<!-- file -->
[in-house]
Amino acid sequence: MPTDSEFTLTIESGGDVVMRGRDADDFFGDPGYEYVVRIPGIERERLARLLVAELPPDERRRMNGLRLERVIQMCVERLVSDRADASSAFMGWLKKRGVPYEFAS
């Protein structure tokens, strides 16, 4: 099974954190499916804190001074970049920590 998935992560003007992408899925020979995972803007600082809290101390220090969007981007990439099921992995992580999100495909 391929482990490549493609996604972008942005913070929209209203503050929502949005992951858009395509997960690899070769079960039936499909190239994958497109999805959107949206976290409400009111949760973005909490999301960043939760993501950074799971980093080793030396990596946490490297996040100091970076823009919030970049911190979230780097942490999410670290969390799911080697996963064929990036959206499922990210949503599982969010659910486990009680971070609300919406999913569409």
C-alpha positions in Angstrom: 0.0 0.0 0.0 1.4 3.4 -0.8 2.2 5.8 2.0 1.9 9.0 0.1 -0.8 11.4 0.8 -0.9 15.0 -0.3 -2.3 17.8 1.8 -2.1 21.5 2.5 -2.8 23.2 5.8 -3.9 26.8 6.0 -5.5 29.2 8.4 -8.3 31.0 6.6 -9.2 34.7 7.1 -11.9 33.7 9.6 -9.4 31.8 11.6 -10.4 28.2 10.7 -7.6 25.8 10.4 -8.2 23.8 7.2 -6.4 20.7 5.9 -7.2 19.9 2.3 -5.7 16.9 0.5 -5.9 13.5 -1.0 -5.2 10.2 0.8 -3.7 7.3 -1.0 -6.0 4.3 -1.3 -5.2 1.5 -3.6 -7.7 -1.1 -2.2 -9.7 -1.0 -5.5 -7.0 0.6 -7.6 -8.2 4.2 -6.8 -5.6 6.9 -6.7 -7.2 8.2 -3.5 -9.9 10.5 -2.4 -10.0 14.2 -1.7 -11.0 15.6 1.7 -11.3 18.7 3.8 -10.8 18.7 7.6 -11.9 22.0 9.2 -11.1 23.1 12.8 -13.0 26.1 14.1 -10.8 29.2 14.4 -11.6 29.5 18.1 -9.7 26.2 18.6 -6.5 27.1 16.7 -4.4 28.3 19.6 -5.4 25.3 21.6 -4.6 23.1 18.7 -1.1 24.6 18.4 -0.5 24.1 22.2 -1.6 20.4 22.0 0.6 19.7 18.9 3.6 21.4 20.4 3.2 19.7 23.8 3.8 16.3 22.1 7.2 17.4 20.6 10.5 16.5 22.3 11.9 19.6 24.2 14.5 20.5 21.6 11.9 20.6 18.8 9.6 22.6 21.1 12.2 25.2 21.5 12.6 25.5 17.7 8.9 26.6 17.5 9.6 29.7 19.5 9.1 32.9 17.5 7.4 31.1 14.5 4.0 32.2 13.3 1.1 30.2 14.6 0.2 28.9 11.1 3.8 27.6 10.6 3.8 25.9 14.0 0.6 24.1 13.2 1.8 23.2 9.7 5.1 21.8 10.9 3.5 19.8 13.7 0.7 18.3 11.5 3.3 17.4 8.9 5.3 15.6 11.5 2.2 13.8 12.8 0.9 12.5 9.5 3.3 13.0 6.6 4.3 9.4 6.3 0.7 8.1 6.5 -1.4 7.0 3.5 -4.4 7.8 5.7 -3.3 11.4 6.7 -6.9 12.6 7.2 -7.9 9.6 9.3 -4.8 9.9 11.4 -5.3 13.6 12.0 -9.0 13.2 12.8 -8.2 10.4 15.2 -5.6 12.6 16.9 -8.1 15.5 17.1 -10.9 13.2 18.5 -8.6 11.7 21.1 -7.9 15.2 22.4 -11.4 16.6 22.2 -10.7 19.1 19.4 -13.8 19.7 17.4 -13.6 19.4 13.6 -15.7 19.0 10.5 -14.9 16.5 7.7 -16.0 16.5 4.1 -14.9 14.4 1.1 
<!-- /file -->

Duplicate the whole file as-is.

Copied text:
[in-house]
Amino acid sequence: MPTDSEFTLTIESGGDVVMRGRDADDFFGDPGYEYVVRIPGIERERLARLLVAELPPDERRRMNGLRLERVIQMCVERLVSDRADASSAFMGWLKKRGVPYEFAS
């Protein structure tokens, strides 16, 4: 099974954190499916804190001074970049920590 998935992560003007992408899925020979995972803007600082809290101390220090969007981007990439099921992995992580999100495909 391929482990490549493609996604972008942005913070929209209203503050929502949005992951858009395509997960690899070769079960039936499909190239994958497109999805959107949206976290409400009111949760973005909490999301960043939760993501950074799971980093080793030396990596946490490297996040100091970076823009919030970049911190979230780097942490999410670290969390799911080697996963064929990036959206499922990210949503599982969010659910486990009680971070609300919406999913569409």
C-alpha positions in Angstrom: 0.0 0.0 0.0 1.4 3.4 -0.8 2.2 5.8 2.0 1.9 9.0 0.1 -0.8 11.4 0.8 -0.9 15.0 -0.3 -2.3 17.8 1.8 -2.1 21.5 2.5 -2.8 23.2 5.8 -3.9 26.8 6.0 -5.5 29.2 8.4 -8.3 31.0 6.6 -9.2 34.7 7.1 -11.9 33.7 9.6 -9.4 31.8 11.6 -10.4 28.2 10.7 -7.6 25.8 10.4 -8.2 23.8 7.2 -6.4 20.7 5.9 -7.2 19.9 2.3 -5.7 16.9 0.5 -5.9 13.5 -1.0 -5.2 10.2 0.8 -3.7 7.3 -1.0 -6.0 4.3 -1.3 -5.2 1.5 -3.6 -7.7 -1.1 -2.2 -9.7 -1.0 -5.5 -7.0 0.6 -7.6 -8.2 4.2 -6.8 -5.6 6.9 -6.7 -7.2 8.2 -3.5 -9.9 10.5 -2.4 -10.0 14.2 -1.7 -11.0 15.6 1.7 -11.3 18.7 3.8 -10.8 18.7 7.6 -11.9 22.0 9.2 -11.1 23.1 12.8 -13.0 26.1 14.1 -10.8 29.2 14.4 -11.6 29.5 18.1 -9.7 26.2 18.6 -6.5 27.1 16.7 -4.4 28.3 19.6 -5.4 25.3 21.6 -4.6 23.1 18.7 -1.1 24.6 18.4 -0.5 24.1 22.2 -1.6 20.4 22.0 0.6 19.7 18.9 3.6 21.4 20.4 3.2 19.7 23.8 3.8 16.3 22.1 7.2 17.4 20.6 10.5 16.5 22.3 11.9 19.6 24.2 14.5 20.5 21.6 11.9 20.6 18.8 9.6 22.6 21.1 12.2 25.2 21.5 12.6 25.5 17.7 8.9 26.6 17.5 9.6 29.7 19.5 9.1 32.9 17.5 7.4 31.1 14.5 4.0 32.2 13.3 1.1 30.2 14.6 0.2 28.9 11.1 3.8 27.6 10.6 3.8 25.9 14.0 0.6 24.1 13.2 1.8 23.2 9.7 5.1 21.8 10.9 3.5 19.8 13.7 0.7 18.3 11.5 3.3 17.4 8.9 5.3 15.6 11.5 2.2 13.8 12.8 0.9 12.5 9.5 3.3 13.0 6.6 4.3 9.4 6.3 0.7 8.1 6.5 -1.4 7.0 3.5 -4.4 7.8 5.7 -3.3 11.4 6.7 -6.9 12.6 7.2 -7.9 9.6 9.3 -4.8 9.9 11.4 -5.3 13.6 12.0 -9.0 13.2 12.8 -8.2 10.4 15.2 -5.6 12.6 16.9 -8.1 15.5 17.1 -10.9 13.2 18.5 -8.6 11.7 21.1 -7.9 15.2 22.4 -11.4 16.6 22.2 -10.7 19.1 19.4 -13.8 19.7 17.4 -13.6 19.4 13.6 -15.7 19.0 10.5 -14.9 16.5 7.7 -16.0 16.5 4.1 -14.9 14.4 1.1 